The hardware converter 18 converts input/output connections, such as SCSI, ATM, Fiber Channel, ServerNet, Ethernet and Token Ring to Bus and Tag or ESCON type connections, and optionally stimulates channels configured for channel-to-channel operation. The application software 40 in non-IBM or non-IBM plug compatible mainframe computers execute functions in the network software stack 36. The device driver software 34 redirects the input/output operation over the computer systems existing input/output interface hardware 32, which may be a SCSI Host Adapter, Asynchronous Transfer Mode ("ATM"), Fiber Channel or SeverNet network interface adapter. Accordingly, commands from the device driver software 34 cause the hardware converter 18 to act as if, in place of the non-IBM equipment 12, there were an IBM or IBM plug compatible mainframe to be connected by means of the channel-to-channel adapter 14 to the IBM mainframe 16.

For the first preferred embodiment, the new hardware converter 18 is connected to the input/output interface hardware 32 through an interface 18a by the SCSI line 20, which may be a SCSI, ATM Fiber Channel, ServerNet et al connection; and a Bus and Tag or ESCON connection 31 is made between the hardware converter 18 and the channel-to-channel adapter 14 through an interface 18b and a connection 33 between the channel-to-channel adapter 14 and the channel subsystem hardware 22 interfaces 18a and 18b are illustrated in both FIGS. 1 and 2 for convenience. Also, the high speed input/output interface hardware 32 uses the protocol for SCSI, ATM, Fiber Channel, ServerNet et al, and the network stack software 36 uses the protocol for TCP/IP or SNA.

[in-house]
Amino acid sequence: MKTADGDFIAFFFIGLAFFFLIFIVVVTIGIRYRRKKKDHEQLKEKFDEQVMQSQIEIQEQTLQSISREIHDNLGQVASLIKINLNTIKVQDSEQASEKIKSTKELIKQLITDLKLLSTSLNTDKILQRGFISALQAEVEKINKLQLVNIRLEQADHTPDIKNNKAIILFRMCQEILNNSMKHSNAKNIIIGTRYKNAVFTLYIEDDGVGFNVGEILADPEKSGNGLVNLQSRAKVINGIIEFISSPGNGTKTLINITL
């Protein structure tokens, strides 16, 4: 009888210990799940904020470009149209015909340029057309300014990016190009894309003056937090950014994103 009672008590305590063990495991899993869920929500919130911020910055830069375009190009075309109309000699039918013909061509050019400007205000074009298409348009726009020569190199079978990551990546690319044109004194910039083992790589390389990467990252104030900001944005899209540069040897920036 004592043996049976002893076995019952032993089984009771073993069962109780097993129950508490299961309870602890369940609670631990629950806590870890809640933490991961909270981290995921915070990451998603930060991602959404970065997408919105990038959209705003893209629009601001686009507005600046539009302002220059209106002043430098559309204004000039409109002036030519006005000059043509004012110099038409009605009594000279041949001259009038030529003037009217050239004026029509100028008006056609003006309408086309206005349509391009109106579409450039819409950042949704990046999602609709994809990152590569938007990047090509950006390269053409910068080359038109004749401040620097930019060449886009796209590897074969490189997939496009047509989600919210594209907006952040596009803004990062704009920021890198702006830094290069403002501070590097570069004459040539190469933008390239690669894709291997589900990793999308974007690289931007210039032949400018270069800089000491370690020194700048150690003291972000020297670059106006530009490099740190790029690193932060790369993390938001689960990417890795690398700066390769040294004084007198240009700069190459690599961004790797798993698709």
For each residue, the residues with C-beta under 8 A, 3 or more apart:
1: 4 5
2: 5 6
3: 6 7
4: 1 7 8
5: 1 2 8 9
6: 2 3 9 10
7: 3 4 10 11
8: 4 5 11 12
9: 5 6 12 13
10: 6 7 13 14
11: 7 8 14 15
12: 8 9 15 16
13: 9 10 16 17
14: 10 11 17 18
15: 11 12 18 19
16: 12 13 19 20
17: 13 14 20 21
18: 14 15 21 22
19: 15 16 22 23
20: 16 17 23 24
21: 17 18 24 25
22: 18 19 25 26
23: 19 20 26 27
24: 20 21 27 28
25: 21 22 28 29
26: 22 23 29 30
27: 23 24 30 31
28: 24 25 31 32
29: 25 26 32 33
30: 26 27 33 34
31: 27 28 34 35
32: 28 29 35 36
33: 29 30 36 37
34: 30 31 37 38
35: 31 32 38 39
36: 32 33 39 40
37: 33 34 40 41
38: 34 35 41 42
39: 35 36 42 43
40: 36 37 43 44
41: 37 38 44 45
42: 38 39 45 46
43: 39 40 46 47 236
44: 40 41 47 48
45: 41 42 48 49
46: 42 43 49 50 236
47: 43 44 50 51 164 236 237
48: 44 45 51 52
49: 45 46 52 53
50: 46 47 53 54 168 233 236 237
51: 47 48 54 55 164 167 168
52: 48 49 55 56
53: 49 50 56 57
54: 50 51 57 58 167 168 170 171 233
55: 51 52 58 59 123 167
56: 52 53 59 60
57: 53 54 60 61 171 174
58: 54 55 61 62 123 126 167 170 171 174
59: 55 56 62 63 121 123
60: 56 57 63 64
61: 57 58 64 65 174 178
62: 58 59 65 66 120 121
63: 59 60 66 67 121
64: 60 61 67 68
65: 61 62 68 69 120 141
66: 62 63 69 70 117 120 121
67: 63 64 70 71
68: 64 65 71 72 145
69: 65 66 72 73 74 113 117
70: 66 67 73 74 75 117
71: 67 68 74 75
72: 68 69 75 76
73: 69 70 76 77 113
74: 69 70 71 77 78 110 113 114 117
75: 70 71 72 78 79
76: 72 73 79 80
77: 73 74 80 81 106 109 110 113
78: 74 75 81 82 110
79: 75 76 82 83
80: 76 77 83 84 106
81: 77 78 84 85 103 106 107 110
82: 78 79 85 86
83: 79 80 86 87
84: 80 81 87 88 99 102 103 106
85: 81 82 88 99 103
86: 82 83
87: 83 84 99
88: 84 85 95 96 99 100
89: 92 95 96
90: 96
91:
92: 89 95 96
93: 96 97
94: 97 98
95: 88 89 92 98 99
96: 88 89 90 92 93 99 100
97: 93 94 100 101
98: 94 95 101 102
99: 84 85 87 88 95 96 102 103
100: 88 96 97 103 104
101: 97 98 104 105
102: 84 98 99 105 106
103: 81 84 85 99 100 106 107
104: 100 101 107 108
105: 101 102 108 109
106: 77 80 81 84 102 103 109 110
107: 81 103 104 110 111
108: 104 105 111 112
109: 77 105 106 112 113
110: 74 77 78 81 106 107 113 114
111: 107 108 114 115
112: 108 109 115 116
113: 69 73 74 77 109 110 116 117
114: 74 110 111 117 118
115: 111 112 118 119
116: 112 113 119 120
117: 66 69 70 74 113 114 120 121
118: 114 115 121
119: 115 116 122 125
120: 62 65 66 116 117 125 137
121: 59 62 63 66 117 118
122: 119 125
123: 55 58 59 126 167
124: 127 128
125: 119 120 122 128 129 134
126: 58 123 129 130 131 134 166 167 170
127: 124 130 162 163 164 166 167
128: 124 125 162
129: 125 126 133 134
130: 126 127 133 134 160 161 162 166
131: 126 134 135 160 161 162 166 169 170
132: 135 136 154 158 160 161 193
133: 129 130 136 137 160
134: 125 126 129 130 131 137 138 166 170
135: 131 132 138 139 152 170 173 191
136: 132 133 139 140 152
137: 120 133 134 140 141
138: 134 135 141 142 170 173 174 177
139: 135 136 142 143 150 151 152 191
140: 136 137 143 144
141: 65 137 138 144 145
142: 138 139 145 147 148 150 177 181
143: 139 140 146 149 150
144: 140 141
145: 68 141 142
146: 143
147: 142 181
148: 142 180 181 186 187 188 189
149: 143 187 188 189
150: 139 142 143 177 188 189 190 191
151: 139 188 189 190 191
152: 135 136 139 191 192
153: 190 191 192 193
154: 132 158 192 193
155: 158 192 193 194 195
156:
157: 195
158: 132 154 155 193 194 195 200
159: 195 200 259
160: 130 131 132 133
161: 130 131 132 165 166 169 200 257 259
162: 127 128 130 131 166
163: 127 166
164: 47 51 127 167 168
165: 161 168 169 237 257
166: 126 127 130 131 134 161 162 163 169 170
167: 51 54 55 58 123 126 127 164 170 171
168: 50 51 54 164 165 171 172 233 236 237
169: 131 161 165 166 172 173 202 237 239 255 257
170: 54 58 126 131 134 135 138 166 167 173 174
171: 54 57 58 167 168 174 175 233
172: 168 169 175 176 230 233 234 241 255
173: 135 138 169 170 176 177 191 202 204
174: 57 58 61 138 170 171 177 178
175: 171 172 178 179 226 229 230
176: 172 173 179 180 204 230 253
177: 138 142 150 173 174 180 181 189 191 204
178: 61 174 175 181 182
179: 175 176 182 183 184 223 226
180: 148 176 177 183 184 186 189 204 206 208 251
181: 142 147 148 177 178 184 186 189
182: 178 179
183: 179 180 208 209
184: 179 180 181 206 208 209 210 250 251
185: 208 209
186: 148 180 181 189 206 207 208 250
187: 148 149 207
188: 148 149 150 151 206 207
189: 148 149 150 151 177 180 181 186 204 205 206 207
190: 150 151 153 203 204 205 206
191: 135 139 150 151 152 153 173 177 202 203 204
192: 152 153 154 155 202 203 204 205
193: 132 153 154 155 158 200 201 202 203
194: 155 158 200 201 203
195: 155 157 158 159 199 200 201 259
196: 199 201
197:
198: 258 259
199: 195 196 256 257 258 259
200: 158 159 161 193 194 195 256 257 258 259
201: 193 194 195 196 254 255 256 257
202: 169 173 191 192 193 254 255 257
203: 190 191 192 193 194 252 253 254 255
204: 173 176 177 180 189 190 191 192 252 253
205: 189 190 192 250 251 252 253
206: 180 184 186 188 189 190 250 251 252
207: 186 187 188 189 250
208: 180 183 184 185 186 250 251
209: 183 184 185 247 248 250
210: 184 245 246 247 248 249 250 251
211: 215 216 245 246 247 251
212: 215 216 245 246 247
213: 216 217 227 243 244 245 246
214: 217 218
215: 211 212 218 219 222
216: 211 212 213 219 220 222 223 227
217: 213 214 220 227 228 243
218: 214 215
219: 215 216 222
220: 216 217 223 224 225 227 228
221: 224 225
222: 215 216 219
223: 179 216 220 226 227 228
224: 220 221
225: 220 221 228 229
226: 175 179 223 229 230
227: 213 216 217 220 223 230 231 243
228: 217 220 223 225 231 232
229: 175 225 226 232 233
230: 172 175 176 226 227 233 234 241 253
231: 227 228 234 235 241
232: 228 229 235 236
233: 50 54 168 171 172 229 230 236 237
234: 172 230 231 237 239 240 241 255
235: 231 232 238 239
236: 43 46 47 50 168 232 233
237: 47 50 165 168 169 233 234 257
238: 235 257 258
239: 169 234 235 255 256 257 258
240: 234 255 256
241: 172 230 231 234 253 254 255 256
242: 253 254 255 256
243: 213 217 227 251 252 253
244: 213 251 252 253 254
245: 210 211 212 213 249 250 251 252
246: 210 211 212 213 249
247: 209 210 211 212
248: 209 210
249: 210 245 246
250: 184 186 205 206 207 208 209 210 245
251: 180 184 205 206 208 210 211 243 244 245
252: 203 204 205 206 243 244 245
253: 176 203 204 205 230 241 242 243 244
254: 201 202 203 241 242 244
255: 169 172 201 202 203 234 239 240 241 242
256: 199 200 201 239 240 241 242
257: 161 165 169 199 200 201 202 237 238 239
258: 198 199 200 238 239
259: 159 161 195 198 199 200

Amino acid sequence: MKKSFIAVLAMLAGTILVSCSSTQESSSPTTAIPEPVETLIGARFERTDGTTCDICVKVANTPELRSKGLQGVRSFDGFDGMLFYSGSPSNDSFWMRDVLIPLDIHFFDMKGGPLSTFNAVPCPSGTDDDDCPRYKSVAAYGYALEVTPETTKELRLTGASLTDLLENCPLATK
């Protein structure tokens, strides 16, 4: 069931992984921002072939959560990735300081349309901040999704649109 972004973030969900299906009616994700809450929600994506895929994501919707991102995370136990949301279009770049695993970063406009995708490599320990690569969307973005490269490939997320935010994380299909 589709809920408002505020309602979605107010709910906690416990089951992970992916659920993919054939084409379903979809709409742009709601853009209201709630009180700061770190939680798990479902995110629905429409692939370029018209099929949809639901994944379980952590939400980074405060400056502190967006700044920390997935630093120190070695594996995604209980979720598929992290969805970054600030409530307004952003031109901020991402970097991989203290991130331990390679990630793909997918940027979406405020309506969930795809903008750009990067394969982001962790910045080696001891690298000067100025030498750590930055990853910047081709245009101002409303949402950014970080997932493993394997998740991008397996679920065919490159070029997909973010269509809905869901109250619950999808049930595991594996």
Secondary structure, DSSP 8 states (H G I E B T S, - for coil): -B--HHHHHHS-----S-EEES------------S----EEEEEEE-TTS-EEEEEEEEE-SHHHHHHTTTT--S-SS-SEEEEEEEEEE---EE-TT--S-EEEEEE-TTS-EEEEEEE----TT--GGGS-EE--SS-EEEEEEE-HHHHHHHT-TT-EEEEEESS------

Referring to FIG. 3, the second preferred embodiment is substantially similar to the first preferred embodiment shown in FIG. 2. The primary difference between these two embodiments is that the second preferred embodiment includes a hardware converter adapter board 42 that connects to an existing industry standard system bus interface 44 of the non-IBM or non-IBM plug compatible computer system 12. Examples of standards used to connect the hardware converter adapter board 42 to the system bus interface 44 include common standards such as ISA, VME, PCI, S-Bus, MCA, EISA as well as other standards.